Both use a more or less identical engine for the main functionality of the paper, provided by You can turn pages, zoom, copy articles, email them, all the things you would expect in a front end that does its best to approximate the real thing. What’s striking is the difference that the format makes. Sure, you could get more or less the same content via an RSS feed or through the newspaper website. But seeing the news in high-res spread across a large-ish screen is very satisfying and it’s one of the reasons I’ll subscribe.

The Times e-edition front page

The Times e-edition front page

The right-hand navigation panel gives useful previews of pages and means you can navigate the paper quickly. If it all looks a bit busy, you can minimise the clutter and just look at the pages. I found moving within the page a bit difficult and the mouse movements counter-intuitive. It just takes getting used to and others might find it suits them. You can open an article and read it in a non-newspaper box, which looks more like the website and undermines the illusion a bit. There’s lots of other things you can do with an electronic newspaper, too – like search, or just look at the pictures.

Where The Guardian group’s Digital Edition adds further value (The Times call it their e-paper) is the ability to share content through a variety of social networking tools. Articles can be saved to Delicious, shared on Facebook or blogged and so on. The latter function has it for me: it makes sharing the content much easier, something that I hope will prompt a some sharing on this humble blog. It is illustrative, I think, of The Guardian Group’s growing embrace of the web, although the sticky subject of how old media will survive or not is still unresolved.

The Guardian Digital Edition frontpage with share icons

The Guardian Digital Edition frontpage with share icons

Both are relative cheap services, too. You can pay a whopping 7.50CHF (Swiss Francs) for a bonafide paper copy, which is about £4 for a Sunday paper that’s sometimes incomplete, with often the best supplements are missing (meaning it lacks the heft of a Sunday paper and therefore one of its most attractive qualities). It will cost only £4.99 a month for The Observer; £3.99 for a month’s worth of The Sunday Times. I guess the extra pound pays for all that social networking goodness. Both have mobile-friendly editions, so you can use your mobile device for the odd read although like many things the screen might be too small for prolonged reading. You can also download if you plan to be offline.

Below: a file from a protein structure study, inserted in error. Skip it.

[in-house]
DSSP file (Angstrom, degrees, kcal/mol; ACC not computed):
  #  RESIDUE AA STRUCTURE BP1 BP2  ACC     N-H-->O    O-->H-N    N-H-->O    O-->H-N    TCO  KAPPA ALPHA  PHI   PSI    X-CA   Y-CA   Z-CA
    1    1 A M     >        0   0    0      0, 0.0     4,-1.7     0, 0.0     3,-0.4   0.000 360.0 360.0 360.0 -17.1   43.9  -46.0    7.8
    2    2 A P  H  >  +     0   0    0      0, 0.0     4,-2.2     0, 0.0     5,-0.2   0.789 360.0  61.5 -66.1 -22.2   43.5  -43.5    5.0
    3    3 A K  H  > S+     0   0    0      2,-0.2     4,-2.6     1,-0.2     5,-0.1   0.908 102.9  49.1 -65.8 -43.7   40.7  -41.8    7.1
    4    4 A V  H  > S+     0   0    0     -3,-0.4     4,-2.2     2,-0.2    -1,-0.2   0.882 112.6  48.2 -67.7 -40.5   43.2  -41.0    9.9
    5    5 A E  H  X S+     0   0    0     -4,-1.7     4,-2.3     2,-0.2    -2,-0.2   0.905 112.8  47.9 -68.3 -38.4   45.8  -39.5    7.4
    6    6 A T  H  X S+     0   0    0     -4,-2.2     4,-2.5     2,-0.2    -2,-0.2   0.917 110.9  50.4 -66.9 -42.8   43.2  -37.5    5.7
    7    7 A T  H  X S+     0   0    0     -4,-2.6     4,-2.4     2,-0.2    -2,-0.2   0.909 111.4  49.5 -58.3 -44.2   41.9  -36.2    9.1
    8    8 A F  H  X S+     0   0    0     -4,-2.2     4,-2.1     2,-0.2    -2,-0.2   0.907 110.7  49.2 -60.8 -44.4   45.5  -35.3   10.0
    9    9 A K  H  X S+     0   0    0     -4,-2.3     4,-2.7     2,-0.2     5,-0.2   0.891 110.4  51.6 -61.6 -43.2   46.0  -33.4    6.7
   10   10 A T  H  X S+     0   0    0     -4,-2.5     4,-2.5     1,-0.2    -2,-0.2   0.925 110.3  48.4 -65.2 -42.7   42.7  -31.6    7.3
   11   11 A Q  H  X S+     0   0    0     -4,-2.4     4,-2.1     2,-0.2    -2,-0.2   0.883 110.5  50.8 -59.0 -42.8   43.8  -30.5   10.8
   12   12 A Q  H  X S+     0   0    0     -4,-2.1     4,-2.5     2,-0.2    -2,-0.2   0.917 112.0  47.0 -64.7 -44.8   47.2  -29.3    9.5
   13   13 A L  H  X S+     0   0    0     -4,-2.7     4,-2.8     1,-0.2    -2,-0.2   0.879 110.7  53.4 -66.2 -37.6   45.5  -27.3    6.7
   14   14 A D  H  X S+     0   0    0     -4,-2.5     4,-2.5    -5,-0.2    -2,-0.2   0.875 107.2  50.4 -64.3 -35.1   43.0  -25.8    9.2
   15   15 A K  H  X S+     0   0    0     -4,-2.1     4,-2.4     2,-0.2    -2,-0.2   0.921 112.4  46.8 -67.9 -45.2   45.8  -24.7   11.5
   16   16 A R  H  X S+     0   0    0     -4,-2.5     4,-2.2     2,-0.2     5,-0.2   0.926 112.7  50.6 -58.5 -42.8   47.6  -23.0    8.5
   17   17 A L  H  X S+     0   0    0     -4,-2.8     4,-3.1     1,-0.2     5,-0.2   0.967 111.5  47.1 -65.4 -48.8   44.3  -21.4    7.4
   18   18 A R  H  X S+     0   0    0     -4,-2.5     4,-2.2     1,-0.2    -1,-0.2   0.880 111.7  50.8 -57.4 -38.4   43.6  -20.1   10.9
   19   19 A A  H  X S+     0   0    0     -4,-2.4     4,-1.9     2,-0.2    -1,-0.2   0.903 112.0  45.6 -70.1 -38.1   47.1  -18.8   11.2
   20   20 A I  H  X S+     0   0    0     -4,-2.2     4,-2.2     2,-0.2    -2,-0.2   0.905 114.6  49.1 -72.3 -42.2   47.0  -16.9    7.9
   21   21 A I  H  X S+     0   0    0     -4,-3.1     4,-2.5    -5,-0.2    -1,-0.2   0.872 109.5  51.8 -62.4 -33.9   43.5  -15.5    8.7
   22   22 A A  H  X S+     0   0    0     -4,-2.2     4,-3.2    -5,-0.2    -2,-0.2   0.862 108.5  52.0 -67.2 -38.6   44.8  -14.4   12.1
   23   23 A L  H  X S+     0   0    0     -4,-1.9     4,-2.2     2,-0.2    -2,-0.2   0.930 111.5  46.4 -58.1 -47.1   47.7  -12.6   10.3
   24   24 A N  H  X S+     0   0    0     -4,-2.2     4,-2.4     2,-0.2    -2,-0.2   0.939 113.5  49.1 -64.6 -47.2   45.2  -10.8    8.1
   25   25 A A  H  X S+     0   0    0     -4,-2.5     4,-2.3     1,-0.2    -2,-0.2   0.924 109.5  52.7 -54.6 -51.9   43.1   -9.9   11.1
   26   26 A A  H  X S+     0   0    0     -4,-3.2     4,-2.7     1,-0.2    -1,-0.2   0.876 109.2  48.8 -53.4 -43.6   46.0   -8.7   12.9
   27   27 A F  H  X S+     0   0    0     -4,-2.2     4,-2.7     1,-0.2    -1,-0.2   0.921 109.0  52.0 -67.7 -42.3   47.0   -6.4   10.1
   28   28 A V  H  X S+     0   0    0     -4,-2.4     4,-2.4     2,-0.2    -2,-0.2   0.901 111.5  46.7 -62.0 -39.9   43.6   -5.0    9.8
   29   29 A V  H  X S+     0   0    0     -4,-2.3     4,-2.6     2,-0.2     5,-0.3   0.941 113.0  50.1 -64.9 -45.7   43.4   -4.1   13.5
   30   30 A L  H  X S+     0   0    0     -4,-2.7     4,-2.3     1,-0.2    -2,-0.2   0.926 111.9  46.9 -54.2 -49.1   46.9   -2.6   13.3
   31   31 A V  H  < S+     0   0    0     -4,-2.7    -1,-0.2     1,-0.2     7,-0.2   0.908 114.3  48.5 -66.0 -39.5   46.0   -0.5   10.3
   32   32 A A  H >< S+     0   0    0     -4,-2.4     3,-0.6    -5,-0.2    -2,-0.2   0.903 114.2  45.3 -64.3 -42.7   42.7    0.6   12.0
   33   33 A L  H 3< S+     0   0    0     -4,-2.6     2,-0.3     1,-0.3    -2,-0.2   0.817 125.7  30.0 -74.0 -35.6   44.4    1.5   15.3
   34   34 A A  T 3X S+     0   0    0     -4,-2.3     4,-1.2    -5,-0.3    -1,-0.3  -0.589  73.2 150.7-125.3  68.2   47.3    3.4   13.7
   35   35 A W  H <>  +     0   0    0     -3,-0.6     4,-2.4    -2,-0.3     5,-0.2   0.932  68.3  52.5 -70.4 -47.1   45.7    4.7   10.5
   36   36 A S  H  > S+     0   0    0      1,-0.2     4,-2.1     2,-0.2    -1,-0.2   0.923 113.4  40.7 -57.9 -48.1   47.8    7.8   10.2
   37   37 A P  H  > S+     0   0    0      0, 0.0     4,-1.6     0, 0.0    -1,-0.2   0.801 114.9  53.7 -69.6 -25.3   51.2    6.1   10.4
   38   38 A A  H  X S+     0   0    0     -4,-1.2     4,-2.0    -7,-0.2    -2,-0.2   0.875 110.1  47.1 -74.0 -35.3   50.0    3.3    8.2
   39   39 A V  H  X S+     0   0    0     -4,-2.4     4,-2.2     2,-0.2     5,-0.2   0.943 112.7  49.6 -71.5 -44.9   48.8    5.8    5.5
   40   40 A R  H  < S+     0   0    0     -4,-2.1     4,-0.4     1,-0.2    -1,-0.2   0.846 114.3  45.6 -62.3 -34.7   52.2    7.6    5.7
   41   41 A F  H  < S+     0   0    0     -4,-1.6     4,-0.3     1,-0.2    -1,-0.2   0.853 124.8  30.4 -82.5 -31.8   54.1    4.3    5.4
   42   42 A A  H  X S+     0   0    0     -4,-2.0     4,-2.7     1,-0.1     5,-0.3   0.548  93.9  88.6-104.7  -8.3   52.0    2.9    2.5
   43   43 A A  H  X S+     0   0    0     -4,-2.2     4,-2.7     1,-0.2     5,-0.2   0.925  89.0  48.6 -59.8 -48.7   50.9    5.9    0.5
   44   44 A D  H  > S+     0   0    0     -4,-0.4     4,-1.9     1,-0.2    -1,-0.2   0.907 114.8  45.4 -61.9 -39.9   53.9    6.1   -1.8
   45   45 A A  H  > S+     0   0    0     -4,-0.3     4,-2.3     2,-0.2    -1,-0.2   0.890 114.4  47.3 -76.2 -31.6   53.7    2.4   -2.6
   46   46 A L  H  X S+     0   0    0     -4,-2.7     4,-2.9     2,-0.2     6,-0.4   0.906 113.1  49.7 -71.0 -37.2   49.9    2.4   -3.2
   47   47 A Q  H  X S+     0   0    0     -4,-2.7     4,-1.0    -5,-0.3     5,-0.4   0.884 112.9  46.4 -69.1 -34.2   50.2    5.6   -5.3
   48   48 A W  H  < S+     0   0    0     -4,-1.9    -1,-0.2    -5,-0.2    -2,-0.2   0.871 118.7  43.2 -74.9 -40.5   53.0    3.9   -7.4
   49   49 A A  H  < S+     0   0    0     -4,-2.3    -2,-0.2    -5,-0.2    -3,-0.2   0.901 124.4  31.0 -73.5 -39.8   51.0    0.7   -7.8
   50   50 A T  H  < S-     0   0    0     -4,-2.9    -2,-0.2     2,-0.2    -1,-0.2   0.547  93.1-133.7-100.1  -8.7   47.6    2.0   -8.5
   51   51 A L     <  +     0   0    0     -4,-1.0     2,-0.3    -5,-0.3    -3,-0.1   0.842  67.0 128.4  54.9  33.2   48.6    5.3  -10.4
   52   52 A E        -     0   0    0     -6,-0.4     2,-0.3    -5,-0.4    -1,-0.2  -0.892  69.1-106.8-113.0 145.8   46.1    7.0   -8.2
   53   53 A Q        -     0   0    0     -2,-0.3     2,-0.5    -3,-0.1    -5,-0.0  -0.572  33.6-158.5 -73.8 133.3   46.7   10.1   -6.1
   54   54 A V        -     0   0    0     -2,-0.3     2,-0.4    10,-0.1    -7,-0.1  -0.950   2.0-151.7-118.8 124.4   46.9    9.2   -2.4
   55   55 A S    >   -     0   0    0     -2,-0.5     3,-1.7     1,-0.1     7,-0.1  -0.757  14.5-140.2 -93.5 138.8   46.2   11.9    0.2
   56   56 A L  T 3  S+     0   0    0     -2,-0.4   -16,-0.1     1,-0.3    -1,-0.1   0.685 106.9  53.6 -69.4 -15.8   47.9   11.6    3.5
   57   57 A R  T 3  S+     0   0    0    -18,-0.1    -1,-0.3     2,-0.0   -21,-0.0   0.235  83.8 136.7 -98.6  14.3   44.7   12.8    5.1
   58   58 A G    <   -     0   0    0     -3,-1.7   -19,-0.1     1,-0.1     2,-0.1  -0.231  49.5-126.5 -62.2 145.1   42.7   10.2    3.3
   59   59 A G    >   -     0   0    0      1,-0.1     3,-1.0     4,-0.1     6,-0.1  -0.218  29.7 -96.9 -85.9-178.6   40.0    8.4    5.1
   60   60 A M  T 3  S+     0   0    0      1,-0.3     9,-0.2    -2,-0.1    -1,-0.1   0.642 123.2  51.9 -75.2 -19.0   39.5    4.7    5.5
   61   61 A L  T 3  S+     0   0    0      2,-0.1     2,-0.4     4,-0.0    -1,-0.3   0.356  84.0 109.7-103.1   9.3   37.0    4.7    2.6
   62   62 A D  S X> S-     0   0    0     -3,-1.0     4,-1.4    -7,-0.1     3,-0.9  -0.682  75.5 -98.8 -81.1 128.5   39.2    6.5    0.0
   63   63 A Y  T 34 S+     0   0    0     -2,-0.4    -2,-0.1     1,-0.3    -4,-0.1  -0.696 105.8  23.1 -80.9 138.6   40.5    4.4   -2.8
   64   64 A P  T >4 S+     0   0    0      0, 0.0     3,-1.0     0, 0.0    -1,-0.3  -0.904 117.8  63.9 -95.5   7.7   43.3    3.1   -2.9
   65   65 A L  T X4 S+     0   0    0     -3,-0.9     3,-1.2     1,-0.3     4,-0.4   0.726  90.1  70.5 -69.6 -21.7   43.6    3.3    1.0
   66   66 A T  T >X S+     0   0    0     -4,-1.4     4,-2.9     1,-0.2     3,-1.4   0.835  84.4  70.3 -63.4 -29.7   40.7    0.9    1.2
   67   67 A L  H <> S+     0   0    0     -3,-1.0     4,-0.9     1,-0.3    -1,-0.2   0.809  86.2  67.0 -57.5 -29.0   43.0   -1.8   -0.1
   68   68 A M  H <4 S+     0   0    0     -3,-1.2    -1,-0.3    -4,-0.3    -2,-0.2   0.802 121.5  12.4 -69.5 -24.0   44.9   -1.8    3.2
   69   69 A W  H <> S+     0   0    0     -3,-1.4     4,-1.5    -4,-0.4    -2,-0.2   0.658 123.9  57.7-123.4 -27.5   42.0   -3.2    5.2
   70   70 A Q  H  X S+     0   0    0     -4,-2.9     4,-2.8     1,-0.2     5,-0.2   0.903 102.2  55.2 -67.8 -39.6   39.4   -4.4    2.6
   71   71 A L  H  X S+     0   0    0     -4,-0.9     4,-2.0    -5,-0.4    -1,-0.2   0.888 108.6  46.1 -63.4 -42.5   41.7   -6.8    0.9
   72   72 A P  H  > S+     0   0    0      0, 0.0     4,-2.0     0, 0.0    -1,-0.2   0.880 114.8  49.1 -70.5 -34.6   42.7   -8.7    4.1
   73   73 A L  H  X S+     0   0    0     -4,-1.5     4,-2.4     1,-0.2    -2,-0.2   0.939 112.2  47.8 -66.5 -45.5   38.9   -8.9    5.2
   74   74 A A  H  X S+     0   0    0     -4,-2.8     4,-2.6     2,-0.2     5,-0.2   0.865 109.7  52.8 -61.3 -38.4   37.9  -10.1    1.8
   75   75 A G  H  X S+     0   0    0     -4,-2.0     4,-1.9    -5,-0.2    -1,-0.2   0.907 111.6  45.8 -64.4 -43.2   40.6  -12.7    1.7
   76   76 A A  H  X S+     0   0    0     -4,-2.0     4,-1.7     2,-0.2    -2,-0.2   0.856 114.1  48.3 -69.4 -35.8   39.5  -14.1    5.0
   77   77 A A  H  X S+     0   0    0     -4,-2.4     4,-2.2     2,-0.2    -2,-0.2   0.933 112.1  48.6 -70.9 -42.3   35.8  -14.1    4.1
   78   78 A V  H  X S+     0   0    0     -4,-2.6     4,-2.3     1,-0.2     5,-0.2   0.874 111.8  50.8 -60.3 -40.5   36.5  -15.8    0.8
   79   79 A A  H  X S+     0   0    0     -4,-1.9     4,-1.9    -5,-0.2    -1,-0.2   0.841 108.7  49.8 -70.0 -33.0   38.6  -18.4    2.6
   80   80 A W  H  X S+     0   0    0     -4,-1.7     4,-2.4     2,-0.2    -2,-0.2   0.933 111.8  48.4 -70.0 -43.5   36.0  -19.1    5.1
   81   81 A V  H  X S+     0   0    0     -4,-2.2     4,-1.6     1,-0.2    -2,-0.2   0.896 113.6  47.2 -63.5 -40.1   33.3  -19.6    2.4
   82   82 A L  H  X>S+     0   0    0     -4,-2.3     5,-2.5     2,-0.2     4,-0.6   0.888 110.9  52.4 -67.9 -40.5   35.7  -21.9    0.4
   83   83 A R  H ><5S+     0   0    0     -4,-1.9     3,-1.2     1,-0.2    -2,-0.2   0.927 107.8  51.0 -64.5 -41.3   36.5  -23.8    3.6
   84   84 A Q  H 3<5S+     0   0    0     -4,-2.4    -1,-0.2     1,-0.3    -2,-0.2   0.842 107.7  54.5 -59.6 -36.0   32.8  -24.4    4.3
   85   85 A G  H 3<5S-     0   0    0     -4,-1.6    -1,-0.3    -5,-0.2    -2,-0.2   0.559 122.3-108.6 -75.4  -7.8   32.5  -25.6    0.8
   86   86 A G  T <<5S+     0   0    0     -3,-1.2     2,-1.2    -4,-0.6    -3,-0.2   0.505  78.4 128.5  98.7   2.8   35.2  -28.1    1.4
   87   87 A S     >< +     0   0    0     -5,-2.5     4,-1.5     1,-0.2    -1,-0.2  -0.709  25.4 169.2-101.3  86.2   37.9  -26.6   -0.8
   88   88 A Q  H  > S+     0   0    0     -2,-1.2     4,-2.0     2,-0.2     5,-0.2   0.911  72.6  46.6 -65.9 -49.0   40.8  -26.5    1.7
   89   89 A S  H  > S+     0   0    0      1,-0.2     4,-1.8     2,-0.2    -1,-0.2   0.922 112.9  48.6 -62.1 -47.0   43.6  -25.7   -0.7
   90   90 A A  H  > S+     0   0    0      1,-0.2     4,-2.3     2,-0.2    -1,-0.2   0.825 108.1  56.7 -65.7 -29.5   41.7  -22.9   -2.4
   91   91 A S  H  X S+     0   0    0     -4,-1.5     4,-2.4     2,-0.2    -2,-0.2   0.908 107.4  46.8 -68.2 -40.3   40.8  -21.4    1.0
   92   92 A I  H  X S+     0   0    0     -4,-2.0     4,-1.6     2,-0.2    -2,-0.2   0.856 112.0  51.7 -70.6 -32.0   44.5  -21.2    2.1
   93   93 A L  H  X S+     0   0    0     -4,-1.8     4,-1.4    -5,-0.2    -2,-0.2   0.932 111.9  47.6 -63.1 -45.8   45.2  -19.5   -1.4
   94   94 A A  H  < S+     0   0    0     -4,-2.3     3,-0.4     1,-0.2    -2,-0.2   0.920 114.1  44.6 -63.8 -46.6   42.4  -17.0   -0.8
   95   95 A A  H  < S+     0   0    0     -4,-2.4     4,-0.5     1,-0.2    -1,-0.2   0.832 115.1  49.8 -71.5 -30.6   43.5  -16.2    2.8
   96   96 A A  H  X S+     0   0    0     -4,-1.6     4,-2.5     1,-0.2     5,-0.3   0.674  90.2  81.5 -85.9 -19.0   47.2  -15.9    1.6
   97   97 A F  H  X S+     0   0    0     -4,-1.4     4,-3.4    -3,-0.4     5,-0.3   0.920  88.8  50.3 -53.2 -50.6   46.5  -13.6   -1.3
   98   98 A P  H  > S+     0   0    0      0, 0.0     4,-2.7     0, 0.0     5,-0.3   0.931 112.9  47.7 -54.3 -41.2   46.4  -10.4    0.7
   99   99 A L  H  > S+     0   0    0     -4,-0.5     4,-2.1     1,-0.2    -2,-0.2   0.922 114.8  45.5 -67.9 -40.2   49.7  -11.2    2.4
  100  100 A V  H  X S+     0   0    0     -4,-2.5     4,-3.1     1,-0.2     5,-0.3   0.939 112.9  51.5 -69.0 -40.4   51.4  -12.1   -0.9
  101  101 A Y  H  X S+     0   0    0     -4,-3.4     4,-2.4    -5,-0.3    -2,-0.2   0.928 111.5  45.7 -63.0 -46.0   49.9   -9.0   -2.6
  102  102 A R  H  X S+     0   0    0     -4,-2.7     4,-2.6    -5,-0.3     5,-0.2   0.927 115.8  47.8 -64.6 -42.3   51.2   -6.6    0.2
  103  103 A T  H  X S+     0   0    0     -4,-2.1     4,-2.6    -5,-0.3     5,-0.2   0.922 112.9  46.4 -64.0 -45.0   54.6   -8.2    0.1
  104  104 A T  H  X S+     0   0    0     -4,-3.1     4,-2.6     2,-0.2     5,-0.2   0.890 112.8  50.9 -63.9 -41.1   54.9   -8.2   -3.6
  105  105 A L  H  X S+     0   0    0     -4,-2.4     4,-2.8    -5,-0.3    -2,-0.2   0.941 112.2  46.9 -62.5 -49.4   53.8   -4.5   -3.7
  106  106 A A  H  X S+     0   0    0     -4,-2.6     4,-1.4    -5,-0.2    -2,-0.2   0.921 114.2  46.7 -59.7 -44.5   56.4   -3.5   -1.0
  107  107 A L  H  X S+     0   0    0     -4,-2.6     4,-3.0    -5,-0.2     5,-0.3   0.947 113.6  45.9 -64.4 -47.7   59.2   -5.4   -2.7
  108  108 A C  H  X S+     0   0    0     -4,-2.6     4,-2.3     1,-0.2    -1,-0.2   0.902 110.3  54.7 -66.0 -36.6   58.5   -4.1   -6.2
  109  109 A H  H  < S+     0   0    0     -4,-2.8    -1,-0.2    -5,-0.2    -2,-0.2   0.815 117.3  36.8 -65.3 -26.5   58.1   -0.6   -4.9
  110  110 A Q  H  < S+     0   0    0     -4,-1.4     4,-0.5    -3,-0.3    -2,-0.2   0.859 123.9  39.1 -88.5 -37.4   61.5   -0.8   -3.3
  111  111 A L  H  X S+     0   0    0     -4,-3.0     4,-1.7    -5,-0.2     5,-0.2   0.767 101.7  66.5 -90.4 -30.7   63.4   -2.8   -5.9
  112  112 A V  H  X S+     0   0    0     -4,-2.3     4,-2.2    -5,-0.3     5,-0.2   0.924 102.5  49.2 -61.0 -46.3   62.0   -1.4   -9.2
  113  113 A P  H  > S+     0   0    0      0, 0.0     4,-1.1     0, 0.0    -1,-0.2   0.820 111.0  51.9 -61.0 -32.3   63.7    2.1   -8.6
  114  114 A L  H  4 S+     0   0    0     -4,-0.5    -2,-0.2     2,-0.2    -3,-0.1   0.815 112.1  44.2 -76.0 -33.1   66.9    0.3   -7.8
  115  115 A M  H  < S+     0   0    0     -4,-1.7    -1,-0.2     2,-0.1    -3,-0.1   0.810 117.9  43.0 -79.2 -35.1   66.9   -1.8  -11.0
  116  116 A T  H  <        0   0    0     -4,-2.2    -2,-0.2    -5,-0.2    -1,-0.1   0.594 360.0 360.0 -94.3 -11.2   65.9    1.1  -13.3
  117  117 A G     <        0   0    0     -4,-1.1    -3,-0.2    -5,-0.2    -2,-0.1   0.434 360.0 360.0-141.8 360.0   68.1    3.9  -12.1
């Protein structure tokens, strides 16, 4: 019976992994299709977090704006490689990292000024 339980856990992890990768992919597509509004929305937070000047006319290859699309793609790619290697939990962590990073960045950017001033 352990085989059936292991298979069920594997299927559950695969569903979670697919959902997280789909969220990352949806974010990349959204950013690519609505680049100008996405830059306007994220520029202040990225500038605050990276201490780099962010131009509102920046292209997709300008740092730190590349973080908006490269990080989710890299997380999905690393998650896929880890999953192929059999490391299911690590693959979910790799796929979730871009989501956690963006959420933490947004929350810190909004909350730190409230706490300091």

Despite this, I’d really like to see some of the excellent multi-media material we find on both news websites (and especially The Guardian’s) integrated into the editions. Although you can listen to the Guardian’s stories (a function I’ve been unable to get to work), in an ideal world both could follow the example of ‘electric!’, a rich media publication from Virgin Media, which uses the Ceros engine. Superb interaction, although quite unlike a conventional newspaper reading experience and appealing to different markets, a hybird which incorporates existing audio/video from the sites seems possible (from this distance). The image below offers video playback embedded in the publication, and there’s audio too. Try ‘electric!’, you might like it, if not the name.

electric! is a rich media publication from Virgin Media, powered by Ceros

electric! is a rich media publication from Virgin Media, powered by Ceros

So, I’ll have to compromise: I won’t be able to shape a paper copy to my whim, read it in the garden or at the cafe. Lamenting this, in the never ending pursuit for that elusive hardcopy,  I ventured out to the Swiss / French border near Perly following a rumour that they sold English newspapers. Success of sorts: I did find a single copy of the Sunday Mail. It may still be there for all I know: there are standards.

Using the web to emigrate

Men and women, I should say

Men and women, I should say